Recent data from the Baltic and International Maritime Council (BIMCO) and London-based maritime consultant Drewry suggests the underlying imbalance of supply and demand in container shipping may be improving.
Container carriers are benefiting from a better balance of demand for ocean transportation and vessel supply, but the performance of the three major east-west vessel sharing alliances will be key in 2017, according to a recent forecast from the Baltic and International Maritime Council (BIMCO).
“Gains from a low-fleet supply are instantly reaped, whereas the benefits from new network structures take a bit more time,” said Peter Sand, chief shipping analyst at BIMCO.
He also cautioned that the majority of container shipping, as measured in TEU-miles, takes place on trade lanes not controlled by the alliances.
BIMCO estimated demand for container shipping grew 2.7 percent in 2016, lower than the 3.4 percent average annual growth seen from 2012 to 2016.
Still, Sand said demand growth outpaced the 1.3 percent expansion in the containership fleet, which was dampened primarily as a result of “decisive actions by shipowners who sold excess tonnage for demolition.”
“This meant that the fundamental market balance improved for the first time since 2011,” he added.
Researchers at Drewry gave slightly different estimates, but reflected the same trend of demand outpacing supply. They said demand in 2016 was up 2.2 percent from the previous year, helped by an uptick in the fourth quarter, some of which may have been attributable to cargo that was delayed when Hanjin Shipping went bankrupt in August 2016.
“For 2017, we’re certainly expecting slightly stronger performance on the demand side,” said Neil Dekker, director of container research at Drewry.
Dekker agreed that container carriers have benefited from limited growth in supply, which Drewry pegged at 1.7 percent in 2016. This was far less than the firm had anticipated, the result of record scrapping of about 659,000 TEUs of capacity, as well as delayed ship deliveries.
This year, Drewry expects the world container fleet to grow 2.2 percent as some shipowners, including Maersk, CMA CGM and containership lessor Costamare, have delayed delivery of new vessels until 2018.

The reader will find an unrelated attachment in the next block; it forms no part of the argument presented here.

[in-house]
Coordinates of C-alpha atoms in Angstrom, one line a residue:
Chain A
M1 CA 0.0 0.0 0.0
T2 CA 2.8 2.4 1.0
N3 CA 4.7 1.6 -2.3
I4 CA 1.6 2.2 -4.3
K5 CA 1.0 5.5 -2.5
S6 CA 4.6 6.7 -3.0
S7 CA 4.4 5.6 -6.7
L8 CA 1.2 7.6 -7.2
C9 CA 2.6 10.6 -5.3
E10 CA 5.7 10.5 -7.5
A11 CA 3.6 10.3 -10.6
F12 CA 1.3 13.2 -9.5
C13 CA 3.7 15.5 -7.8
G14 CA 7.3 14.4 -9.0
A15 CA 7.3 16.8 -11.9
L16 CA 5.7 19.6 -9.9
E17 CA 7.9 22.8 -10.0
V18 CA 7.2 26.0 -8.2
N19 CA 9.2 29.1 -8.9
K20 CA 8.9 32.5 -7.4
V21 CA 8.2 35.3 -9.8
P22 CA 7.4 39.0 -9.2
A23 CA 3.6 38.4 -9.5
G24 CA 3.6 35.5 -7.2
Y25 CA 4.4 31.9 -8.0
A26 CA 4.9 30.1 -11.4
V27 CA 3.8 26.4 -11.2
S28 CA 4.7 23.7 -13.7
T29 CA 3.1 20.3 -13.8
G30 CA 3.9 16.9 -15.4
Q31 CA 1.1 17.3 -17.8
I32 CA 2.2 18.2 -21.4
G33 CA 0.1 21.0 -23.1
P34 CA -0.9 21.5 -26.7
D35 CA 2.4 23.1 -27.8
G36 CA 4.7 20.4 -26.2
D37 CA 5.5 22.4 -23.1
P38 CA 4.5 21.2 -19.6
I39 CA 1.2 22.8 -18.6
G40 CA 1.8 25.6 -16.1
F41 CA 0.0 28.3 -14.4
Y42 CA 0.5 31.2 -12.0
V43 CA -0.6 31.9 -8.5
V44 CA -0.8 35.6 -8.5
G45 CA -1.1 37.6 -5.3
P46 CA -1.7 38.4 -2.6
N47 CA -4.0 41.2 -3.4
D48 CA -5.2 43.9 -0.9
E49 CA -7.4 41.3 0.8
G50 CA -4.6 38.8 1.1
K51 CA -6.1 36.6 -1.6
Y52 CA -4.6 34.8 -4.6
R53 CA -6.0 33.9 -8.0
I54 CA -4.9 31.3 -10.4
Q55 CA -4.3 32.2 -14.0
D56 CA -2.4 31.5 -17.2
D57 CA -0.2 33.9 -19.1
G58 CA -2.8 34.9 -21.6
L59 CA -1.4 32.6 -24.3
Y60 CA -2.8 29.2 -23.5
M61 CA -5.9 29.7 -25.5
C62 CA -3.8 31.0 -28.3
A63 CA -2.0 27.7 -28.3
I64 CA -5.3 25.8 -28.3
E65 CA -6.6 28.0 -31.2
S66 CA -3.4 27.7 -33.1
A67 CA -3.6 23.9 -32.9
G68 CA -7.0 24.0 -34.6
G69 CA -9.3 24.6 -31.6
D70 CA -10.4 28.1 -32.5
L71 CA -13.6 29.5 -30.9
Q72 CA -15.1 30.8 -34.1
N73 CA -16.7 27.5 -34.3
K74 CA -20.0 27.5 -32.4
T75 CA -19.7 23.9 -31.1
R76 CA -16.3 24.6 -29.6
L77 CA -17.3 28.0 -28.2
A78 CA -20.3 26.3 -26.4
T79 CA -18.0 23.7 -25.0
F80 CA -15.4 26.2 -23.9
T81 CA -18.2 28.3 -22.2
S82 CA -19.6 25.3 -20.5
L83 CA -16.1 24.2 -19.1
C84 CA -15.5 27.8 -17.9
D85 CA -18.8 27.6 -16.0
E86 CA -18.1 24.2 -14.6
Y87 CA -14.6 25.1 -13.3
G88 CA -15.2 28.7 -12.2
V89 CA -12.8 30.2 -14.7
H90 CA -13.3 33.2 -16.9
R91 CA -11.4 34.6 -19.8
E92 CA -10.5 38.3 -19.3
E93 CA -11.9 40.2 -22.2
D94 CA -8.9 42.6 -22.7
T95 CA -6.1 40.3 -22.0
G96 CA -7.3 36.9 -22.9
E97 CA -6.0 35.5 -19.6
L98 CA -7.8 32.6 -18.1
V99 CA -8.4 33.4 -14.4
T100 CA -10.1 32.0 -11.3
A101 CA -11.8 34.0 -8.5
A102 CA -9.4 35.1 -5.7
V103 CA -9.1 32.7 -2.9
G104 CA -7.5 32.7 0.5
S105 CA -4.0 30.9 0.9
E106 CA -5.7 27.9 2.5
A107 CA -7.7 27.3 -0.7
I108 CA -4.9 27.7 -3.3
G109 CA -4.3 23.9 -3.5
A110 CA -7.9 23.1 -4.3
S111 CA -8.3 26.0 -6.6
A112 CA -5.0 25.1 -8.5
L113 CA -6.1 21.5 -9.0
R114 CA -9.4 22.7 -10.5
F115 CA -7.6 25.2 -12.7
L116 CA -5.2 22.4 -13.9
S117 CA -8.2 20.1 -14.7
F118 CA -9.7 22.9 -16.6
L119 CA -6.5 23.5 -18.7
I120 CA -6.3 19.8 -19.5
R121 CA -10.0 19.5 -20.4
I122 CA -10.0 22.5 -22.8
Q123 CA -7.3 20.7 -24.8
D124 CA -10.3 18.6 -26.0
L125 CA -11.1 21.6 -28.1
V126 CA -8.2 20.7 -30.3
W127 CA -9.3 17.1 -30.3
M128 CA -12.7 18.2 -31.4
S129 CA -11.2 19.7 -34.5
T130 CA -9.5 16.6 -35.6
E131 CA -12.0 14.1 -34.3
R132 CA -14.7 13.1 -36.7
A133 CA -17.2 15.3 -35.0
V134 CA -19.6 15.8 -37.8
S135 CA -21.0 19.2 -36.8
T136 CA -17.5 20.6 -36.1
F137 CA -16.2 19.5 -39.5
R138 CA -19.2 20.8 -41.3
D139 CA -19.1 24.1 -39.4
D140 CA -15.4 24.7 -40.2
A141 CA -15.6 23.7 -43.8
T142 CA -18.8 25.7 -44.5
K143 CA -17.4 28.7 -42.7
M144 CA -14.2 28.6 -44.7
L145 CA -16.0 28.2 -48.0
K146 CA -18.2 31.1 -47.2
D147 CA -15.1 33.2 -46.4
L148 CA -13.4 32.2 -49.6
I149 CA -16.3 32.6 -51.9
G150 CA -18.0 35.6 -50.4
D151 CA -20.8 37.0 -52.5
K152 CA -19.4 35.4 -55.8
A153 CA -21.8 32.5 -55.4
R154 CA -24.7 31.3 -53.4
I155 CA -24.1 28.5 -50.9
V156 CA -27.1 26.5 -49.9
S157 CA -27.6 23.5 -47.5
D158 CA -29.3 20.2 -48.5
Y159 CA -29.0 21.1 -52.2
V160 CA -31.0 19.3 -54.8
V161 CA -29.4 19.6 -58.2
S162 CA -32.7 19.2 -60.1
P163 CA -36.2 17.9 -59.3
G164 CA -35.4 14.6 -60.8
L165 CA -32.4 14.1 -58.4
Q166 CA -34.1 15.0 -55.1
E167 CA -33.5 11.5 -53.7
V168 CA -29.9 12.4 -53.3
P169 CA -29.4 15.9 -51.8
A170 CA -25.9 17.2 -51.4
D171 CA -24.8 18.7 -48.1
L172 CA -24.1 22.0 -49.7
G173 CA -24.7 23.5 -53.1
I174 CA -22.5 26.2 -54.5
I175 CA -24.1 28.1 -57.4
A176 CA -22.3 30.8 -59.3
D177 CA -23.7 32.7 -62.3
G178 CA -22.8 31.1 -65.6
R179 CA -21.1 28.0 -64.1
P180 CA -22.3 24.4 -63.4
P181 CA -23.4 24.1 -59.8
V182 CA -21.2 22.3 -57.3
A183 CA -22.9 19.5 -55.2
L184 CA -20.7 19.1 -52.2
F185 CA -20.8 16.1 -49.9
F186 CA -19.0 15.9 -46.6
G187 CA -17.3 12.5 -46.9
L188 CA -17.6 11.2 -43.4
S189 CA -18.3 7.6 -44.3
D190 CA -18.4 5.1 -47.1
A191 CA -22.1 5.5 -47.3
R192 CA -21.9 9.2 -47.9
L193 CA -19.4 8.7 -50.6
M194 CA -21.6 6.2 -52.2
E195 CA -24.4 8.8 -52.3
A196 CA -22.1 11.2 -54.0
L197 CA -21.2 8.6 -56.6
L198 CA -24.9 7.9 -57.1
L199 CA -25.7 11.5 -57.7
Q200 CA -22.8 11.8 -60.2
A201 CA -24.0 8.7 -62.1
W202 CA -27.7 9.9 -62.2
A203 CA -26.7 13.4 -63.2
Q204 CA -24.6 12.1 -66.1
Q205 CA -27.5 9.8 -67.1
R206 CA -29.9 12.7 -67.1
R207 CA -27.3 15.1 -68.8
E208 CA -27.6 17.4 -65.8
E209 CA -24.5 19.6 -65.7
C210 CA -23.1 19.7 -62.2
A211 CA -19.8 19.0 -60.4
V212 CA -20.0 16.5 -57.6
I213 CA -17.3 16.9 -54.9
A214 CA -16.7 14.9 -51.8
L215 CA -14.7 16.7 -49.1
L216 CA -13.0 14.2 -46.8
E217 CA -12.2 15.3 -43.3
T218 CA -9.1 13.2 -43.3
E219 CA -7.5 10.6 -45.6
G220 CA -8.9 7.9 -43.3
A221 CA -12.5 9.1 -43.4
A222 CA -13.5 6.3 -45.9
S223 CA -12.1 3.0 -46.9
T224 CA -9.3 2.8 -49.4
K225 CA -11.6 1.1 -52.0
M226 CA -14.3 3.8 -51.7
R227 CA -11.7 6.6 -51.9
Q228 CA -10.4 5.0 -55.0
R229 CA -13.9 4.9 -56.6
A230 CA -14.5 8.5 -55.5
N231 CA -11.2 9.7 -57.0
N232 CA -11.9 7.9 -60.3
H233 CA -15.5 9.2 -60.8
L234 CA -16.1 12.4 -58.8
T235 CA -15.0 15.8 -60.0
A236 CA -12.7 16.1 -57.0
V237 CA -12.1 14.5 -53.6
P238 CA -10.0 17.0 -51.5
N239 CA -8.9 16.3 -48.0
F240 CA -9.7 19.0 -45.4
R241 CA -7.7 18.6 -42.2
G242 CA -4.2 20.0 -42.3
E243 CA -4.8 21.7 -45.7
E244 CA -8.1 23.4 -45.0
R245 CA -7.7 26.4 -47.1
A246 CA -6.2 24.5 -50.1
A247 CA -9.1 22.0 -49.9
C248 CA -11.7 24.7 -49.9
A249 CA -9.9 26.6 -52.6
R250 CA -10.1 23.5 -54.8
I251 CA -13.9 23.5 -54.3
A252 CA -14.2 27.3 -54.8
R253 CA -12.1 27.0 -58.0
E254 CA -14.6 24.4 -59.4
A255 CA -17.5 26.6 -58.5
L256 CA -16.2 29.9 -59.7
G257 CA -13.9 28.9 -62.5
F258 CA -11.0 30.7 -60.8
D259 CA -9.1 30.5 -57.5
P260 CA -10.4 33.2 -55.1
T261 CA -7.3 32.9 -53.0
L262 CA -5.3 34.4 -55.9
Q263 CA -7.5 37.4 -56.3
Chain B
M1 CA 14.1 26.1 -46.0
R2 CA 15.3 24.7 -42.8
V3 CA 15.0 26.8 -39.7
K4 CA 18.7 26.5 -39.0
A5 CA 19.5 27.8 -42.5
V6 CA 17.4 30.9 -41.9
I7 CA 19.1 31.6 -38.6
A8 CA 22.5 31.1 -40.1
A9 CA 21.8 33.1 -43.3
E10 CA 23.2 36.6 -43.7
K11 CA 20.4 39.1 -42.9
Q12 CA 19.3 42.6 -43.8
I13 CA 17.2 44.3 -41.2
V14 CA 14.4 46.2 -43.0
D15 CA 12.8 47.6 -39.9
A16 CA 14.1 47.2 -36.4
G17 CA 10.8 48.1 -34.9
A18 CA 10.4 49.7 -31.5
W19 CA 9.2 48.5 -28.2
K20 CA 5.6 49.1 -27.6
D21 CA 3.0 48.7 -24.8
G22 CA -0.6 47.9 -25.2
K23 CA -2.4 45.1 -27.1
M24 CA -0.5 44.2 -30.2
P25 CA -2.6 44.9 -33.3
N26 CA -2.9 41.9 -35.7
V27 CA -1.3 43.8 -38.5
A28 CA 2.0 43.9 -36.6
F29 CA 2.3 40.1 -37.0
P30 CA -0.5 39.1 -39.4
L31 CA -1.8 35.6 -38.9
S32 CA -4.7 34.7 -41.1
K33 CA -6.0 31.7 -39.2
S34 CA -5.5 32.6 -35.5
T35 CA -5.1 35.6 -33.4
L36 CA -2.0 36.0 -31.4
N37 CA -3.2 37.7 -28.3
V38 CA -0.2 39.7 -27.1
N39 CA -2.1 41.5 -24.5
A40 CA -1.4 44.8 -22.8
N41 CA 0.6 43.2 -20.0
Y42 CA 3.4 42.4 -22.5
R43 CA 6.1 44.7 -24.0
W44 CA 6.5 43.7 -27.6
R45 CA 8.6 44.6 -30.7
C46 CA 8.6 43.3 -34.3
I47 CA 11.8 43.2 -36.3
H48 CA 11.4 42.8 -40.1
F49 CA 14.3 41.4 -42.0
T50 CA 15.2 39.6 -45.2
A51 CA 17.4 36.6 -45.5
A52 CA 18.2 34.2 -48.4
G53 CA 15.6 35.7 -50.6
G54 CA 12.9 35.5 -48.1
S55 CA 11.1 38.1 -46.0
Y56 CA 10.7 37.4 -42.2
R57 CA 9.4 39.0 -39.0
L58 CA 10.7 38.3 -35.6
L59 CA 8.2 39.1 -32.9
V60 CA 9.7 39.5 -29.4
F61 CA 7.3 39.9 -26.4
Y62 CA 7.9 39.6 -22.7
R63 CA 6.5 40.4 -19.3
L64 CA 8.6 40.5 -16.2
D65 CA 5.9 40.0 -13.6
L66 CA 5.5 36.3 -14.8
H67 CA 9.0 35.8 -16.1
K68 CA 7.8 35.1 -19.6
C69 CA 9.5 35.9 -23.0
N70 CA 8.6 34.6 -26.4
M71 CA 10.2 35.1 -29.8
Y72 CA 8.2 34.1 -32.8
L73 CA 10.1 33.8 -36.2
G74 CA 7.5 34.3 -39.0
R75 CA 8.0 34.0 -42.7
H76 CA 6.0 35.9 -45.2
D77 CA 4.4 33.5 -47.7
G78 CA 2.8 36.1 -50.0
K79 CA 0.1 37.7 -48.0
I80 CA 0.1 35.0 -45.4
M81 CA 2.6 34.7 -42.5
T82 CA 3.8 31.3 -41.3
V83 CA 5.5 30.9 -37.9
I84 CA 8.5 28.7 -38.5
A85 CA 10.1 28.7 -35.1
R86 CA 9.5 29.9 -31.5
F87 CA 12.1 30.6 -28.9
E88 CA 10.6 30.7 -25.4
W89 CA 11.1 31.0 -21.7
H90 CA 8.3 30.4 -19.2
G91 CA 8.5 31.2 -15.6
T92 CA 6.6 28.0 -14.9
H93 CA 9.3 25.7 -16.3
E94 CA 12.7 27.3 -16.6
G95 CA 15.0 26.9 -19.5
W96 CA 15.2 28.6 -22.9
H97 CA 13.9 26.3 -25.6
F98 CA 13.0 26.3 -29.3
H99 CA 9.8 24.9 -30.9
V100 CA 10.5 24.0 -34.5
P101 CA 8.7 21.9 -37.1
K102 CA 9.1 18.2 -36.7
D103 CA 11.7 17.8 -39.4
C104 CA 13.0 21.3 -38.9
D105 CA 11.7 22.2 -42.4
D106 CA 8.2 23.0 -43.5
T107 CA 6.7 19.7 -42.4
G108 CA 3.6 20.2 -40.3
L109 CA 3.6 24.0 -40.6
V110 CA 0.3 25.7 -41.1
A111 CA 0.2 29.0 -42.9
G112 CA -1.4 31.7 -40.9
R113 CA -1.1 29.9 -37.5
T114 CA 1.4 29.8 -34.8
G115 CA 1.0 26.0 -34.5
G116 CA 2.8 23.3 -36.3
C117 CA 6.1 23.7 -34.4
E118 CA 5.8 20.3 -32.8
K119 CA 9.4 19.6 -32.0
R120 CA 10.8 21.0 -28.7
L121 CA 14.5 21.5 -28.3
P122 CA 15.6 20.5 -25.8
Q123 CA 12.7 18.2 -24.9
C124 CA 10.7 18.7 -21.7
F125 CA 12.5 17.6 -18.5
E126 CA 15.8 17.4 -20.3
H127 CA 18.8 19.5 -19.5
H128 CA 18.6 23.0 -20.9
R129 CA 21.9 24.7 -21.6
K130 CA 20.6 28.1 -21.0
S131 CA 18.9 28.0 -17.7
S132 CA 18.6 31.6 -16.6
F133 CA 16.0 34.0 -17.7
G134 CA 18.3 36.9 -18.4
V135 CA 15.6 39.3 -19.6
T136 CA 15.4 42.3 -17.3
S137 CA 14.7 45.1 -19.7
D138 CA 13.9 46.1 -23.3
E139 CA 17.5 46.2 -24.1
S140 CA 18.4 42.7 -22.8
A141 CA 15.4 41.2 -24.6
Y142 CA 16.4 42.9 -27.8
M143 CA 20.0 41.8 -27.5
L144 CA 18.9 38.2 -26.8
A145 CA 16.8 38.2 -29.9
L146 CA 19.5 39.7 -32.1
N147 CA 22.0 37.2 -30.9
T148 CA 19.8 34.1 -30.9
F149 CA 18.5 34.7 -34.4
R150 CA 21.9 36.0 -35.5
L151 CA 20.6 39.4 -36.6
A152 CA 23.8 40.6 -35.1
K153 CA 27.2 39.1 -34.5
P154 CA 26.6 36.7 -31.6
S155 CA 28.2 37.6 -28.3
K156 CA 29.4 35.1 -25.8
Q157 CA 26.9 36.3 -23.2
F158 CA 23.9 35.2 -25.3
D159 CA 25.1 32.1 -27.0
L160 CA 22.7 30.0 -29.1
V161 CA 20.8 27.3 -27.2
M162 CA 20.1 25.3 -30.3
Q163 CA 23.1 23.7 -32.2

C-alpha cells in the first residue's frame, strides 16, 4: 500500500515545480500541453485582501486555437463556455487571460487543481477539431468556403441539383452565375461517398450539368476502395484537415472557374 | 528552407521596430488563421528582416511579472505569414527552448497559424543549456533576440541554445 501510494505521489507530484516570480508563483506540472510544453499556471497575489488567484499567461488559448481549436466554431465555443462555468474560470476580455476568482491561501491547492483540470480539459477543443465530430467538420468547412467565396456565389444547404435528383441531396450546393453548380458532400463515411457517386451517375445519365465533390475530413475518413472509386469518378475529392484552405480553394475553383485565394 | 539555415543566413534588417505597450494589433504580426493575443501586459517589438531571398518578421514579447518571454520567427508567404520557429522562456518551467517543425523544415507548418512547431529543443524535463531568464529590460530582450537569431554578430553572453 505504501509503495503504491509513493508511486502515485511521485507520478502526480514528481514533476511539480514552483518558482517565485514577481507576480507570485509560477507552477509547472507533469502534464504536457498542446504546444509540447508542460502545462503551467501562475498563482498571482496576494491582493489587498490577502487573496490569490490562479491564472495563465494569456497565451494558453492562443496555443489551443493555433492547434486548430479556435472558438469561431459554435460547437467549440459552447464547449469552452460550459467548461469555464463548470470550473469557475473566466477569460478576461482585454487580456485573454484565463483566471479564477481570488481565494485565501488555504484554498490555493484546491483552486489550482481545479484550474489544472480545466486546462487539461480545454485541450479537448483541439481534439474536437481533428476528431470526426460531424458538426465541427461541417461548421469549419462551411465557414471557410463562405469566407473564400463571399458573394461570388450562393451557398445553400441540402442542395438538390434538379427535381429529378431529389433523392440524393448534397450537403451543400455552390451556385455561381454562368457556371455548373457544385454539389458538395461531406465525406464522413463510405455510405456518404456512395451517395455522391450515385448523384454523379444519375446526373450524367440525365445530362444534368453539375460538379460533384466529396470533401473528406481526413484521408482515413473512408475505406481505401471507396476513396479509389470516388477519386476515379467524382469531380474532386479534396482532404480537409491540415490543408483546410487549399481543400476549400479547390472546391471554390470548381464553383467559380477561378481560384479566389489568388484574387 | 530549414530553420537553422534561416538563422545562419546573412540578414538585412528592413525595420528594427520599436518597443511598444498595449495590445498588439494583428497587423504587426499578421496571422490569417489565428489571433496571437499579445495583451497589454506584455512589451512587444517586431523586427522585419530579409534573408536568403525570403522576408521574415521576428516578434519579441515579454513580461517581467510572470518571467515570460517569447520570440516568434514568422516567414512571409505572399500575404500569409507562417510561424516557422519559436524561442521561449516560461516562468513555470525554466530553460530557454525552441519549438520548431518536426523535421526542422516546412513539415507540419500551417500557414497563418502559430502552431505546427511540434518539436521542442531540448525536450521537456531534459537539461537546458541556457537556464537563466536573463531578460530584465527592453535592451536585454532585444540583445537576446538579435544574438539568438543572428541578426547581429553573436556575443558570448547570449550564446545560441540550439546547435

Sand estimates containerships with a combined 3 million TEUs of capacity are currently on order and 86 percent of that capacity will be delivered in 2017 and 2018.
But few companies are ordering new vessels. Shipyards booked orders for ships with an aggregate capacity of about 250,000 TEUs in 2016, and through April of this year, orders were “negligible,” according to Dekker, who said he did not expect a pick-up in newbuild orders any time soon.
Simon Heaney, senior manager of container research at Drewry, also noted that carriers have become skilled at controlling capacity by idling ships and “voiding” sailings—eliminating a weekly voyage if demand dips.
However, this practice can anger shippers if it disrupts their supply chains. The European Shippers Council, for example, decried a lack of eastbound capacity for European exporters this past spring, when ships whose westbound voyages had been voided around Chinese New Year were not available weeks later, when those ships would normally have been en route back to Asia with their merchandise.
In April, Drewry estimated that carriers collectively recorded an operating loss (earnings before interest and taxes) of $3.5 billion in 2016, but will post a combined operating EBIT of between $1.5 billion and $3.3 billion in 2017, depending on how much freight rates improve.
Heaney noted the great variation in operating profit margins among carriers in recent years, a trend he expects will continue this year.
“The only difference is that you will see more winners than losers,” he said. “The relative success of each carrier will depend on their exposure to the least and most profitable trades, as well as their operating expenses.”
Although Drewry was optimistic about 2017, Heaney warned a spike in bunker costs or a rate war in one of the key trades “could condemn many of the lines to another year of loss-making.”
According to Sand, BIMCO expects the container shipping industry to “continuously optimize networks and make them more efficient.”
“Cutting costs where it’s still possible and making the most of the fleet available remains essential to reaping the benefit of the individual alliance members,” he said. “As cost cutting is a huge part of this, the effect on freight rates is not the only indicator of a successful implementation.”
BIMCO estimates the 2M, OCEAN and “THE” alliances control 77 percent of global ship capacity and as much as 96 percent in the east-west trades.
“Before getting carried away, we should remember that 57 percent of all demand, as measured by TEU miles, is generated by non-east-west trades—trades that are particularly impacted by the recent years’ cascading of tonnage from the east-west trades,” said Sand. “Another two-tier market is in the making.”
Drewry expects rates—both on east-west trades and globally—will continue to improve in 2017 and “help carriers remove a lot of the red ink from their income statements.”
Blending both contract and spot rates (including fuel charges), Drewry is projecting rates on east-west trades to increase 14 percent from 2016 levels, and global pricing to rise between 11 percent and 12 percent. And Heaney said the firm might up that estimate further as the year progresses.
“We can say with a high degree of confidence the market has definitely turned, and carriers are now once again price givers, not price takers,” said Heaney.